The film is in black and white and all the better for it. Somehow the cinematographer Gordon Willis has captured everything that is beautiful about New York in this film. The use of music is also key to this film. Its nearly all George Gershwin and the combination has never been matched in the history of cinema.
The plot is tangled web of Issacs relationships with women, and as you'd expect with Woody Allen its never quite right. The leading women in the film, Diane Keaton, Meryl Streep (who is vicious) and Mariel Hemingway are all superb. In the end Issac has to make a decision over who he really wants to be with and this leads to two great scenes which unless you were born with your heart removed will leave you choked.
This is a truly great film in all respects and is an essential addition to any film fans collection. Sadly there are no extras with the DVD, but it is widescreen.
It is now also his third highest grossing film, (126m $), in his magnificent career, behind the likes of Annie Hall (135m$) and Midnight in Paris which grossed 151m$.
The film is famous for its ‘Allenisms’ - his liking for films about relationships, his liking of black & white cinematography and his quick fire wit, though this is nowhere near his wittiest flick. It is memorable for its shots of Manhattan and the music of Gershwin. Of course, it’s ironic in that it mirrors his future life and relationship with a teenage girl. In real life it led to marriage and they are still together to this day.
I must say that I find the film utterly delightful; it has a crazy little storyline about complicated relationships within a social circle. Woody is fantastic as the oddball friend who's never stops talking! The script and wit are brilliant and `classic' is the obvious adjective to use for this film?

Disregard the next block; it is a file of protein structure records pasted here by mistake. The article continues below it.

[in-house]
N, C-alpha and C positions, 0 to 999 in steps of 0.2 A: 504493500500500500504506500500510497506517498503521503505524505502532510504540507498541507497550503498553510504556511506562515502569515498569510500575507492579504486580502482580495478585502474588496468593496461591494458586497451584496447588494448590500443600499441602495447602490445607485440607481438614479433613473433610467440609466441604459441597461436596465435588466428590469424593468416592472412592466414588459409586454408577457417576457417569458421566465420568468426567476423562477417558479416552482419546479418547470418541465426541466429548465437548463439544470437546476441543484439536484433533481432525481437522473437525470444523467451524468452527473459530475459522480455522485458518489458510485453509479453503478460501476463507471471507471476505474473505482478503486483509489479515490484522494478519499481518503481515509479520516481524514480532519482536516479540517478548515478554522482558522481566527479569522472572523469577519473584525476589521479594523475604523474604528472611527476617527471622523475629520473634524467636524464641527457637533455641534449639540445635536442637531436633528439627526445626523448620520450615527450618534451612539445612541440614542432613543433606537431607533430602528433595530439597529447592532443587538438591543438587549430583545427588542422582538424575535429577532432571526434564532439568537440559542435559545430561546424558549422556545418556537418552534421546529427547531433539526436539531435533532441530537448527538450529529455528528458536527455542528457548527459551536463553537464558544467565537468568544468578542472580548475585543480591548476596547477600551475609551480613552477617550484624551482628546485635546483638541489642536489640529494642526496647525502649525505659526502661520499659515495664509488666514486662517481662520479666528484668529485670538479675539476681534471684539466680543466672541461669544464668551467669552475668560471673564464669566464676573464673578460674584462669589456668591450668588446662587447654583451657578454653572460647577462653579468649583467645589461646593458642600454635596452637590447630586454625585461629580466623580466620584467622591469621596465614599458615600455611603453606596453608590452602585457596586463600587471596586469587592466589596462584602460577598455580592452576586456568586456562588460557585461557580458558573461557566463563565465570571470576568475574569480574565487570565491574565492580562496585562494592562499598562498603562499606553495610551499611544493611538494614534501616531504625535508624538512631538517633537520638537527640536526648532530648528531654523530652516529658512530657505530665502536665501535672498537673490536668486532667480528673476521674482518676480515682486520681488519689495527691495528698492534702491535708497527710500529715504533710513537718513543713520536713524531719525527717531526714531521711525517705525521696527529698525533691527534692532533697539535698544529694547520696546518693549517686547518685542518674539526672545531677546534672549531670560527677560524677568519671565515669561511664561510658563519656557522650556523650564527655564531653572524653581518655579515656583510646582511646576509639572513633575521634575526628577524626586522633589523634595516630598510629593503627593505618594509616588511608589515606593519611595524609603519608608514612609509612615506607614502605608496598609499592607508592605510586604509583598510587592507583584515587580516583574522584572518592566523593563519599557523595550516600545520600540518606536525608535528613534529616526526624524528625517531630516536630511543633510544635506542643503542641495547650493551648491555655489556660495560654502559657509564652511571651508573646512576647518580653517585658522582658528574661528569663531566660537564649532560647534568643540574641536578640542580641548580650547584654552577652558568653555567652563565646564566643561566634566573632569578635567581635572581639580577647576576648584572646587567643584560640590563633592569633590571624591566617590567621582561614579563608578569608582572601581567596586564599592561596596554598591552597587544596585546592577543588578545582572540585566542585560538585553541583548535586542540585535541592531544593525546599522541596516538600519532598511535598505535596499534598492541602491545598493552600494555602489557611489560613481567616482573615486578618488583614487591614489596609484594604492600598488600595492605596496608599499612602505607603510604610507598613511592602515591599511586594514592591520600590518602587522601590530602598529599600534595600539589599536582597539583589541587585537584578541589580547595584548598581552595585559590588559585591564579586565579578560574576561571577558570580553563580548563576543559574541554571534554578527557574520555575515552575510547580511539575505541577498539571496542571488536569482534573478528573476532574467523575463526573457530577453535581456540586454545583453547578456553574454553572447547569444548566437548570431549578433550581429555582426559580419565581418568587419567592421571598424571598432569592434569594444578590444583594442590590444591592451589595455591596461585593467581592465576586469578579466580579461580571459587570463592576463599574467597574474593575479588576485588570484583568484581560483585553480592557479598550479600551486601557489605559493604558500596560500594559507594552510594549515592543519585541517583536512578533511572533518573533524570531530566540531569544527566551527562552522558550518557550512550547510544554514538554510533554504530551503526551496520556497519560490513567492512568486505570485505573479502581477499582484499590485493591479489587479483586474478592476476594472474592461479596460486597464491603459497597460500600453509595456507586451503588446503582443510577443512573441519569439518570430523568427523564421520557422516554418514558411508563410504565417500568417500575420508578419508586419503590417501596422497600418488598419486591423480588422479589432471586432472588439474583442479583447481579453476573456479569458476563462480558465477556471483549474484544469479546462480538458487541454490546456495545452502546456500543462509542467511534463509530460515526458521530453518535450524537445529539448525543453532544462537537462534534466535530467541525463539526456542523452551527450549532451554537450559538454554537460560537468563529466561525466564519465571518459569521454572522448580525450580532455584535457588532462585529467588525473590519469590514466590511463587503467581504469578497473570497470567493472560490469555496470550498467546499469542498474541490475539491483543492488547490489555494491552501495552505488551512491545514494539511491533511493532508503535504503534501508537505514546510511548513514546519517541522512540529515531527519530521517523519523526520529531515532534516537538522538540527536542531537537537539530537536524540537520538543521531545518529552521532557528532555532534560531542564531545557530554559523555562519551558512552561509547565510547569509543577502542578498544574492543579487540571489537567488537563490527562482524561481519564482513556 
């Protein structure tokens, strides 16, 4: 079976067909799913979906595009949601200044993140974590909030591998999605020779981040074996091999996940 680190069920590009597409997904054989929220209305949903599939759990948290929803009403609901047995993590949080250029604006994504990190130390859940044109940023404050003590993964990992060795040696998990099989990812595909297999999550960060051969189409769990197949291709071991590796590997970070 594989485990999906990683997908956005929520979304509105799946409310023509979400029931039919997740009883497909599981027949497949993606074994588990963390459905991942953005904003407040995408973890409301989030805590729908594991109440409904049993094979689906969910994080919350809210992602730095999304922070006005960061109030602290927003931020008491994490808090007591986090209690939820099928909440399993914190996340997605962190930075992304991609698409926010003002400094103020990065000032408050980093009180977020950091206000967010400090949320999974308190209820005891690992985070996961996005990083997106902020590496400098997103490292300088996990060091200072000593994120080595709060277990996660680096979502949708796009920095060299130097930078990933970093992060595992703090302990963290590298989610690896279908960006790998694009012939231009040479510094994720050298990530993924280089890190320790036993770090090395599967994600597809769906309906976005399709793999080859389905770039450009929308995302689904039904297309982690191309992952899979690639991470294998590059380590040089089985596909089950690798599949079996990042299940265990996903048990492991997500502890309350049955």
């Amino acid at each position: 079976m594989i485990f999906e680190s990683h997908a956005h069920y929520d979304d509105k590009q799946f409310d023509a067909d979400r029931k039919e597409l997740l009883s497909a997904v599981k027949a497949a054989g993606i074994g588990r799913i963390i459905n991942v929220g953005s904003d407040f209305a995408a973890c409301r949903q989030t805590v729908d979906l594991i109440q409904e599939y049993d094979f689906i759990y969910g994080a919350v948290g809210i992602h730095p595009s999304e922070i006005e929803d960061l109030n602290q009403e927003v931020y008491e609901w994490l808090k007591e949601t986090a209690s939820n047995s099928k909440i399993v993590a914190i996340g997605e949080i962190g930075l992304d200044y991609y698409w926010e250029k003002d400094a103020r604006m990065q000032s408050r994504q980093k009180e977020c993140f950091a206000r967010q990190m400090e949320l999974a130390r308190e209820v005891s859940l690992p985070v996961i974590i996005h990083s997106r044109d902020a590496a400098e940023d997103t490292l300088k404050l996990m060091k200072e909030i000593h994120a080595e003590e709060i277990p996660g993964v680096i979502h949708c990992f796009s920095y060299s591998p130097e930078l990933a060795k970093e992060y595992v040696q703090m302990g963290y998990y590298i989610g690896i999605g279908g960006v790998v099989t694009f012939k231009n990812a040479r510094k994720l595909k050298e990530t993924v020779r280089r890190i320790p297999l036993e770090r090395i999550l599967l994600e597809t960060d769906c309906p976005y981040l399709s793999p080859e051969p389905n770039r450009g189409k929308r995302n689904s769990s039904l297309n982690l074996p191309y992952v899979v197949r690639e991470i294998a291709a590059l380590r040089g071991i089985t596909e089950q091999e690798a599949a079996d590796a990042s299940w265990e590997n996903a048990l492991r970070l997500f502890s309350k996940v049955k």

It looks great in black & white and at 96 minutes was perfectly pitched.I loved it.
Add in to the mix DIANE KEATON and MARIEL HEMINGWAY at their (respectively) funniest and most youthfully heart-warming, some of the sharpest, most hilarious ALLEN dialogue on celluloid ("he had...the sexual prowess of a coiled jungle cat"!!), and, quite frankly film fans, you simply MUST have this wonderful film in your collection.
Finally, before I really do over-eulogise over WOODY's masterpiece (a minority view but one I've held for 25 years) it is also worth noting that ALLEN's portrait of middle-class New York life remains unsurpassed. For those of you fortunate enough to have visited this great city, you will instantly recognise both the well known landmarks and, and quite probably, even some of the lesser known but distinctly recognisable MANHATTAN nightclubs, cafes and other locations that give the Big Apple its lasting charm and character.
Watch this film and cherish it's swooning romanticism and sharp analysis of middle class intellectual life; you will be delighted and want to watch it every time you see or read anything about NYC again...
Most Recent Customer Reviews
Isaac (Woody Allen): “I got a kid, he’s being raised by two women at the moment”.
Mary (Diane Keaton): “Oh, y’know, I mean I think that works. Read more
A perfect - and fun - rendition of modern society, its instability and eternal childhood. An hymn to the freedom of New York life...with a sour touchPublished 4 months ago by Amazon Customer
Manhatten unfortunately reminds me of "Hannah & her Sisters": Much confusion, much quick nonsense talking. Nothing moving. Is it Annie Hall: 1,5 or 2?Published 7 months ago by Peter Thomsen